Legal Periodical: Comparative Legal Approaches to Pornographic Obscenity by the United States and the United Kingdom
Two Nations, One Web: Comparative Legal Approaches to Pornographic Obscenity by the United States and the United Kingdom
William T. Goldberg, 90 B.U. L. Rev. 2121 (2010)
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Modern American obscenity law has developed over a period of approximately fifty years. The foundation of the law is built around a single test, the ‘community standards test,’ which tasks a trier of fact with gauging whether given materials would be considered obscene by the standards of the average member of the community in which they are made available. If that trier of fact deems those materials obscene, then the producer or distributor of such materials may face fines or imprisonment. The application of the community standards test has been refined, but never fully clarified. Thus, questions debated at the test’s first official implementation by the Supreme Court in the 1950s are still in question today: What types of materials actually fall within the scope of obscenity? What is the proper definition of the ‘community’ from which we should draw our standards? What role should individual privacy rights play? How do political pressures impact the application of obscenity laws? More recently, how should this standard apply following technological advances, like the internet, which have expanded the volume and variety of potential obscenity available in any given place at any given moment? This Note examines the underlying issues in U.S. obscenity law that raise these questions, yet primarily focuses on the impact of the internet on modern obscenity law in the United States and the United Kingdom.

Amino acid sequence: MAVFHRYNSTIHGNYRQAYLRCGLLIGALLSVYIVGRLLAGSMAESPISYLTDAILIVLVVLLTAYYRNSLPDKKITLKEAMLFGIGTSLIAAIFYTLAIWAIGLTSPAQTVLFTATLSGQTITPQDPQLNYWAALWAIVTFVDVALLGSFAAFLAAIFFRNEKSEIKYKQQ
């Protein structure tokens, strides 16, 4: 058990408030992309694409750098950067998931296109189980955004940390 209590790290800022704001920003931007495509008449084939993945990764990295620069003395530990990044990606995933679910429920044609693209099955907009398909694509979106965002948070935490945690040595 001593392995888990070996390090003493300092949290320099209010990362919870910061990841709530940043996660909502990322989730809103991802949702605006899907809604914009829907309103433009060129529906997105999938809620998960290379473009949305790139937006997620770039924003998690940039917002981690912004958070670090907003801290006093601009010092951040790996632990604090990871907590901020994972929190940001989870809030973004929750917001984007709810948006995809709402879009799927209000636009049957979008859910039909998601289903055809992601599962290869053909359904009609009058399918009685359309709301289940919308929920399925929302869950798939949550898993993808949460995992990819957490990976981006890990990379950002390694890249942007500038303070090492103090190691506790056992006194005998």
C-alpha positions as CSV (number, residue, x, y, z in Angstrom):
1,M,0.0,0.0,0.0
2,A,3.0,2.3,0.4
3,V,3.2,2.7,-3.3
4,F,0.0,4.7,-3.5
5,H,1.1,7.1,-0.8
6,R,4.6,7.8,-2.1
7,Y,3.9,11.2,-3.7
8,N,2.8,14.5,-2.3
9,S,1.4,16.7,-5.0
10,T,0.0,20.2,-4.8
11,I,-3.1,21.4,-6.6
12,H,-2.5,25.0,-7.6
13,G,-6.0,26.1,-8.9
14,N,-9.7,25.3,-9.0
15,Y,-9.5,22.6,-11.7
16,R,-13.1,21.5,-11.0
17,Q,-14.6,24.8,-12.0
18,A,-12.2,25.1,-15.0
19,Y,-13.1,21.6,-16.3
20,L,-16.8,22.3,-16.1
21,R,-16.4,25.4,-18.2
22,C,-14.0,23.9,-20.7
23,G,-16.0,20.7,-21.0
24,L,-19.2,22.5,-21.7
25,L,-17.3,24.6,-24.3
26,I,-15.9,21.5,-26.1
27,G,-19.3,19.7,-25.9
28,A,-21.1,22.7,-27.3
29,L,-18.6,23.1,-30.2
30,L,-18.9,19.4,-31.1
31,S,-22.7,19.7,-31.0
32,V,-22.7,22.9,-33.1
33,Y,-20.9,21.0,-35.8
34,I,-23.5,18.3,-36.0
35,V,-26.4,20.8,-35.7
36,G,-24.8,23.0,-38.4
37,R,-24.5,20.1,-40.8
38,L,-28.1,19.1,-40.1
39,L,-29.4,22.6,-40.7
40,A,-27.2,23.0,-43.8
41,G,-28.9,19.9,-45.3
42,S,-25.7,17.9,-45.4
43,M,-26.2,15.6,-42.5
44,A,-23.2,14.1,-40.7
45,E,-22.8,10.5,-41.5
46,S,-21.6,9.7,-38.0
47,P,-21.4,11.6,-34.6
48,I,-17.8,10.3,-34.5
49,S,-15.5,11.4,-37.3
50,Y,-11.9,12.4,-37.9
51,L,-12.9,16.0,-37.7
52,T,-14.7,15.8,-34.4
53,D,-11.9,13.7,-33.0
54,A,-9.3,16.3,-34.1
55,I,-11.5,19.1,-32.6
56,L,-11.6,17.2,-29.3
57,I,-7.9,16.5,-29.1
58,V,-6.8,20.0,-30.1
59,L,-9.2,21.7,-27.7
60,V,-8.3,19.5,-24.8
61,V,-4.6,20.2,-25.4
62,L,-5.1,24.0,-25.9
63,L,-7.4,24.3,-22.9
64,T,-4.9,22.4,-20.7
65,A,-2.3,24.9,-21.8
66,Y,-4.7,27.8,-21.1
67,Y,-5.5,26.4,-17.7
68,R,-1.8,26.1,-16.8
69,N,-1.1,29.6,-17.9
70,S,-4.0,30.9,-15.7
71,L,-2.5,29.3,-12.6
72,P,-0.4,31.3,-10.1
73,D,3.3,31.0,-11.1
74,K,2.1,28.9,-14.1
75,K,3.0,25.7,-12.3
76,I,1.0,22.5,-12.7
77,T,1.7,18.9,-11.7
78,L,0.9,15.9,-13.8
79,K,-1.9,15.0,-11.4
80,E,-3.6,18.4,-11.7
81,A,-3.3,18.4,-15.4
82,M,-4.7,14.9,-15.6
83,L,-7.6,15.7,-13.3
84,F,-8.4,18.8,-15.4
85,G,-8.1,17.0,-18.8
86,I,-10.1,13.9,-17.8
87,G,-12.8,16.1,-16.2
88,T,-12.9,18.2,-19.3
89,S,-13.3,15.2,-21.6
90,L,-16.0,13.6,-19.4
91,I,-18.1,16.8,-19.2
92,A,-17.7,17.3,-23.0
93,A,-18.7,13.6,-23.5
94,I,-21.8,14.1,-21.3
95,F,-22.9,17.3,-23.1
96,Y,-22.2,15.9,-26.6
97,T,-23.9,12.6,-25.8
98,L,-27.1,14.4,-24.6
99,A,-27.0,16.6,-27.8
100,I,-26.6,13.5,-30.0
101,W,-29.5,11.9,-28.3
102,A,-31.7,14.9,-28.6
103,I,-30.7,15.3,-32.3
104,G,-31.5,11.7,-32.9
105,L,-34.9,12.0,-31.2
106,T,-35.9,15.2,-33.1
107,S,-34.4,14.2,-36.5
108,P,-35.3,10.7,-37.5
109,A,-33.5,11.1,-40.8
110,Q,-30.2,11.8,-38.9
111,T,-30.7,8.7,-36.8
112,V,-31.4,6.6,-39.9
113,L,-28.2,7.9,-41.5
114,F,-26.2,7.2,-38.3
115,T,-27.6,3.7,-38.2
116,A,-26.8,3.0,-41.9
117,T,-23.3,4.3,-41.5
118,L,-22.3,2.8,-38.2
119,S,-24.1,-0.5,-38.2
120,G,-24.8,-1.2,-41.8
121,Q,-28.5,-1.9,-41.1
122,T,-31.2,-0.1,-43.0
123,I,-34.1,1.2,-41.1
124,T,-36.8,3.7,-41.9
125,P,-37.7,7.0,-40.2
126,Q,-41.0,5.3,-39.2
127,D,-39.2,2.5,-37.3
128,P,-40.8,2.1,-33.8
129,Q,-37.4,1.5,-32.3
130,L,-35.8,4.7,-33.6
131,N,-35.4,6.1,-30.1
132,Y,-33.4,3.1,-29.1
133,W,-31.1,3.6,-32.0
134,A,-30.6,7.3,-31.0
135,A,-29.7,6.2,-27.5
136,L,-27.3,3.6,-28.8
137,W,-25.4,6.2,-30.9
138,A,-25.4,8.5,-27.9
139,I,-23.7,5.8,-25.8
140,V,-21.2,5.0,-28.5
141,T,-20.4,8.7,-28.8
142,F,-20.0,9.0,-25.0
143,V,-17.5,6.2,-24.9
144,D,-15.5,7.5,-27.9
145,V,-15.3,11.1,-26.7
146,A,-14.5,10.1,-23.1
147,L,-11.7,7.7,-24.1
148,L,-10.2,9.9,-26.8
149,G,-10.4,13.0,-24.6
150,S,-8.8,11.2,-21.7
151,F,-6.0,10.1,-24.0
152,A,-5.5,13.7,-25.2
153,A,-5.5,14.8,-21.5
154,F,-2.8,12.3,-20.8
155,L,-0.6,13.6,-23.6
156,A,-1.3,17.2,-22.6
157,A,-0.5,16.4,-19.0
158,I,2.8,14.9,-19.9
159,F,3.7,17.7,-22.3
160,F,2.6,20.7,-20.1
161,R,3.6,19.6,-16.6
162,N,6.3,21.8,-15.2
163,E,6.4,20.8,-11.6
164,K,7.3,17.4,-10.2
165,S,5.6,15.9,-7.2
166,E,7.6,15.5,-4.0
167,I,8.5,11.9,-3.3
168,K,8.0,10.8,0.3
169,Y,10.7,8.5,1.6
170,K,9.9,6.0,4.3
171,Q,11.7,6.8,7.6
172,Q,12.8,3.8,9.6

Part One examines these basic questions and explores their complexities. Part Two introduces and examines recent changes in U.K. law that address many of these same questions. Effective in 2009, the Criminal Justice and Immigration Act 2008 sharpened the United Kingdom’s definition of obscenity by imposing a strict liability offense for possession of ‘extreme pornography.’ Until this change, U.K. and U.S. obscenity laws were very similar, but this new Act imposes greater individual responsibility on consumers of such depictions, and also provides a far more precise definition of the prohibited materials. Part Three attempts to reconcile the tensions in U.S. law with the changes in U.K. law. The discussion focuses on the divergence in the laws and the consequence, if any, such divergence could, or should, have on American obscenity law.